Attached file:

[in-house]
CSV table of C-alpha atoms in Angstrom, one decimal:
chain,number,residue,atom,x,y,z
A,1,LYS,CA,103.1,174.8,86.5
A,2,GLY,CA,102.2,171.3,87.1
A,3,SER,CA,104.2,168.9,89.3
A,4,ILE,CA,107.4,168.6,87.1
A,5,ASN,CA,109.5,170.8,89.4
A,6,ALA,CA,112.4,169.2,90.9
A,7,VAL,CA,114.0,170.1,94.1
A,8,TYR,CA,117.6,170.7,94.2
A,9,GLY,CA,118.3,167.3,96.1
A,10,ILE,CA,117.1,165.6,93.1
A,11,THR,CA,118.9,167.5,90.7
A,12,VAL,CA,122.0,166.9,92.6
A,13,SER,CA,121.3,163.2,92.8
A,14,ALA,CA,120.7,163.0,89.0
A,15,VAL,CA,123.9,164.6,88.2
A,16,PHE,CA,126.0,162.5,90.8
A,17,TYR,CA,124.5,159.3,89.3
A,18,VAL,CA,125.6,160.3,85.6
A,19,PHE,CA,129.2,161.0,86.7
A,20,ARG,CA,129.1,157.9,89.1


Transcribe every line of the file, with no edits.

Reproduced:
[in-house]
CSV table of C-alpha atoms in Angstrom, one decimal:
chain,number,residue,atom,x,y,z
A,1,LYS,CA,103.1,174.8,86.5
A,2,GLY,CA,102.2,171.3,87.1
A,3,SER,CA,104.2,168.9,89.3
A,4,ILE,CA,107.4,168.6,87.1
A,5,ASN,CA,109.5,170.8,89.4
A,6,ALA,CA,112.4,169.2,90.9
A,7,VAL,CA,114.0,170.1,94.1
A,8,TYR,CA,117.6,170.7,94.2
A,9,GLY,CA,118.3,167.3,96.1
A,10,ILE,CA,117.1,165.6,93.1
A,11,THR,CA,118.9,167.5,90.7
A,12,VAL,CA,122.0,166.9,92.6
A,13,SER,CA,121.3,163.2,92.8
A,14,ALA,CA,120.7,163.0,89.0
A,15,VAL,CA,123.9,164.6,88.2
A,16,PHE,CA,126.0,162.5,90.8
A,17,TYR,CA,124.5,159.3,89.3
A,18,VAL,CA,125.6,160.3,85.6
A,19,PHE,CA,129.2,161.0,86.7
A,20,ARG,CA,129.1,157.9,89.1